DJI Avata 2 Review: Arguably The Best Beginner FPV Drone.

 If you ever wanted to dip your toes into the world of FPV drone videography, the DJI Avata 2 proves to be a fantastic option.

Back in early 2021, DJI took its first step into the world of FPV (first-person-view) flight. For many, this was a dream come true, especially since traditional FPV rigs lacked convenient features like Auto Return-To-Home or video recording functionality.

However, the excitement was somewhat dampened by the drone’s bulky size and fragile build. Crash it, and you were likely looking at a costly repair or even a replacement.

Listening to their customers, DJI rolled out their first cinewhoop-style drone just a year later – the Avata. This nifty little machine was about the size of DJI’s sub-250g Mini series and much closer to a typical FPV build.

And now, we have the DJI Avata 2. DJI has continued its tradition of making each successor sleeker and more aerodynamic, while also enhancing the camera quality. This latest release is no exception. They’ve even added Easy ACRO modes, mimicking popular freestyle tricks like flips and rolls, to entice a broader audience.

design and build.

The Avata 2 is longer, leaner, and lighter than its predecessor. It boasts a superior camera and a slightly extended wheelbase, making it wider and longer at 185×212×64 mm compared to the original Avata’s 180×180×80 mm.

Remarkably, it trims roughly 33g off the overall weight. DJI’s trend of making each model sleeker and more aerodynamic is clearly evident here.

Both Avata models are larger than a typical DIY cinewhoop, which usually ranges from 3 to 5 inches in diameter.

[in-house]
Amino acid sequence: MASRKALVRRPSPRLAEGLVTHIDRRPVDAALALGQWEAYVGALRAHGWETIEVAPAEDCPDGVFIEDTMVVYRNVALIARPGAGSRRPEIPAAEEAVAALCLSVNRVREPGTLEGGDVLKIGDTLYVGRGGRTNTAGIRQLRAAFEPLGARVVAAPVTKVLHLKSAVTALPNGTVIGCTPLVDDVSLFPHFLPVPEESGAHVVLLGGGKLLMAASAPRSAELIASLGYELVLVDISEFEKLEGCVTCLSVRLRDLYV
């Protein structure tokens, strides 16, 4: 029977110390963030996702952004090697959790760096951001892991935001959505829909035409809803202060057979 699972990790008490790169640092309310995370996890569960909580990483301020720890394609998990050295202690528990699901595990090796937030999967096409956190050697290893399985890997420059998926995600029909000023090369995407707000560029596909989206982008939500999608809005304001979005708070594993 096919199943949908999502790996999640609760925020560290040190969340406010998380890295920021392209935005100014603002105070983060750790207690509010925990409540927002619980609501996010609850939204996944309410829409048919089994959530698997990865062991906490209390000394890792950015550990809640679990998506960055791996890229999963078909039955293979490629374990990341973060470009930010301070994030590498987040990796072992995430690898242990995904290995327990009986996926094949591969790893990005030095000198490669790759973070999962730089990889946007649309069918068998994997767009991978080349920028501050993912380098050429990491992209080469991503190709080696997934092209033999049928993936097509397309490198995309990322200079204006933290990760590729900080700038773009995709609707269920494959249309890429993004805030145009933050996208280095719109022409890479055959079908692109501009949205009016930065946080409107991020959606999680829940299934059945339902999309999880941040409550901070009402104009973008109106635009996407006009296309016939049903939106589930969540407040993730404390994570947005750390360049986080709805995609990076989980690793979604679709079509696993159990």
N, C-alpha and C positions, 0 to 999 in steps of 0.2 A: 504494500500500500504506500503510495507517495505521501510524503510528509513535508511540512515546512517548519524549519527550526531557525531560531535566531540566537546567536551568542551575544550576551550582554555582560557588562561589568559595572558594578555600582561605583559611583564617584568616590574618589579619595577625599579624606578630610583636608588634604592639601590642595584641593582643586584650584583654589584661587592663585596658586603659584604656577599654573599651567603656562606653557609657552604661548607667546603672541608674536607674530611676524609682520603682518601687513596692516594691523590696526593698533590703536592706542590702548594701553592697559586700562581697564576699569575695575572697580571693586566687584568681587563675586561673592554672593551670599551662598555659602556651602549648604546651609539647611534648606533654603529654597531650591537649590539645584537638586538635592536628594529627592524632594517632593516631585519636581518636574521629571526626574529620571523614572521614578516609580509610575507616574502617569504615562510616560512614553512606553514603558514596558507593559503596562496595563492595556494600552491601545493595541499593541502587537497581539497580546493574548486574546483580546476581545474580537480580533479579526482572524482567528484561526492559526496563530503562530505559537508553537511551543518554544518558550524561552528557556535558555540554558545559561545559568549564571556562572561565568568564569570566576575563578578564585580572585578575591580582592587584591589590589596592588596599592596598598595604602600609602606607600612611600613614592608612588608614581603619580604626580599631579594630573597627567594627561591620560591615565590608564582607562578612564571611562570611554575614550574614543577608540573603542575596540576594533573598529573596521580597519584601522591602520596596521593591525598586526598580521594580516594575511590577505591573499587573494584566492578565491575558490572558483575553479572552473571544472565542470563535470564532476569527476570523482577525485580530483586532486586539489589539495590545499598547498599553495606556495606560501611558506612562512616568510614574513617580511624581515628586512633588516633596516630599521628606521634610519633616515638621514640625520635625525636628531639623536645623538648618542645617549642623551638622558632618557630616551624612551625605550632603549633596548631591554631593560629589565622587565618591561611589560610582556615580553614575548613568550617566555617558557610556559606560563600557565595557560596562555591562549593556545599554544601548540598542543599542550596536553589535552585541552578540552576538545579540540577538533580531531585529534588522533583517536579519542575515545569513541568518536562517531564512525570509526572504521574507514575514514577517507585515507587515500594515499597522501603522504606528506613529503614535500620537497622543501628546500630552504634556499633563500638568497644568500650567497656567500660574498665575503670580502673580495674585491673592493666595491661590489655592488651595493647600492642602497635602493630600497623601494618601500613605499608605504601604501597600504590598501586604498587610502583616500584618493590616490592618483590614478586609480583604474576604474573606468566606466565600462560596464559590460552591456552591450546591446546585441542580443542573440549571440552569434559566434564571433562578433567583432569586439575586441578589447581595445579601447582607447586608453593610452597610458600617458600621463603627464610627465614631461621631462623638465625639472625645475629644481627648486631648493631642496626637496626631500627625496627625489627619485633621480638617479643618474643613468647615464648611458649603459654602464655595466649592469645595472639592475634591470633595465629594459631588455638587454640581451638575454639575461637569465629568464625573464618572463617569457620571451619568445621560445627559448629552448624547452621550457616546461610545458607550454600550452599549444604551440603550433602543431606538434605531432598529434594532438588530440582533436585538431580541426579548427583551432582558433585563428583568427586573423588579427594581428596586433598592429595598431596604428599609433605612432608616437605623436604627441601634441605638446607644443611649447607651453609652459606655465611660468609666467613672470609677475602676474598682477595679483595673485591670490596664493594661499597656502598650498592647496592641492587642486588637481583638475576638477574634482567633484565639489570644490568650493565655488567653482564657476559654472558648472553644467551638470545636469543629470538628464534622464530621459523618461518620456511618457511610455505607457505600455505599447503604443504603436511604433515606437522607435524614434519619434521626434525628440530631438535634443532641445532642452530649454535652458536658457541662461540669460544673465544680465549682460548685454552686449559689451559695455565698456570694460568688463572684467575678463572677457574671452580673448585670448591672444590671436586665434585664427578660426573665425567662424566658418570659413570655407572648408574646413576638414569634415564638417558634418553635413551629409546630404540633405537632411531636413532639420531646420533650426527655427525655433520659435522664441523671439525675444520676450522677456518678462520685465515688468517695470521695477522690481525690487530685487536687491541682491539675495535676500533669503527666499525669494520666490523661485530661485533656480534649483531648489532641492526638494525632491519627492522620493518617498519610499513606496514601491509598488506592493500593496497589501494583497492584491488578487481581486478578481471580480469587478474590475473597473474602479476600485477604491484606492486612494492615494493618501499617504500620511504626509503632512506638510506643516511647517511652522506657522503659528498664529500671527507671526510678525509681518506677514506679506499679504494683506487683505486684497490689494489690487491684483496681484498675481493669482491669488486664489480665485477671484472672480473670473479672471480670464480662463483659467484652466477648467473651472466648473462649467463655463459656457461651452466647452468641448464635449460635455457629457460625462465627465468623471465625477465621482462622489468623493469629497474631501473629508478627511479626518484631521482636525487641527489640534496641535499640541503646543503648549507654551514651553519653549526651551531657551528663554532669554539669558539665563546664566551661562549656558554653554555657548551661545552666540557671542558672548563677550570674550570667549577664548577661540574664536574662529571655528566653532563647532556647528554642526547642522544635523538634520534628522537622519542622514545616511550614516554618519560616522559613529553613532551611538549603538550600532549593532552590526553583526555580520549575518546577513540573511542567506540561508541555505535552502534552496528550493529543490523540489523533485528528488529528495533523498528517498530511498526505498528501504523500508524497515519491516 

Sitting lower to the ground at takeoff, the Avata 2 feels more balanced. Unlike the original model, which tended to tilt forward slightly during flight, the Avata 2 maintains a stable centre of gravity. During testing, regardless of speed or manoeuvres, the prop guards never entered the frame, which is a major improvement.

The Avata 2 offers three modes: Normal, Sport, and Manual. In Normal mode, it can reach speeds of about 28km/h, while Sport mode doubles that to 58km/h. In Manual mode, it can soar up to 96km/h.

Even though the original DJI FPV struggled with collisions, the Avata 2 is better equipped to handle crashes, though you might still damage the frame at top speeds.

video capabilities.

The Avata 2 features a larger Type 1/1.3 12MP sensor compared to the Type 1/1.7 on the original Avata. It comes with a fixed F2.8 aperture, a 155º FOV, and is mounted on a 1-axis gimbal.

Still images are available only as JPEG files, and Single Shot is the only mode. While FPV drones aren’t typically used for photography, the Avata 2’s video capabilities are impressive. 

It can capture video at resolutions up to 4K/60p HDR and 2.7K/120p for slow motion, with a bit rate of 130 Mbps. DJI’s 10-bit D-Log M color mode is also available for increased post-production flexibility.

For those not inclined to master Manual mode, DJI’s Easy ACRO features offer a simplified way to perform tricks like flips and rolls with the push of a button.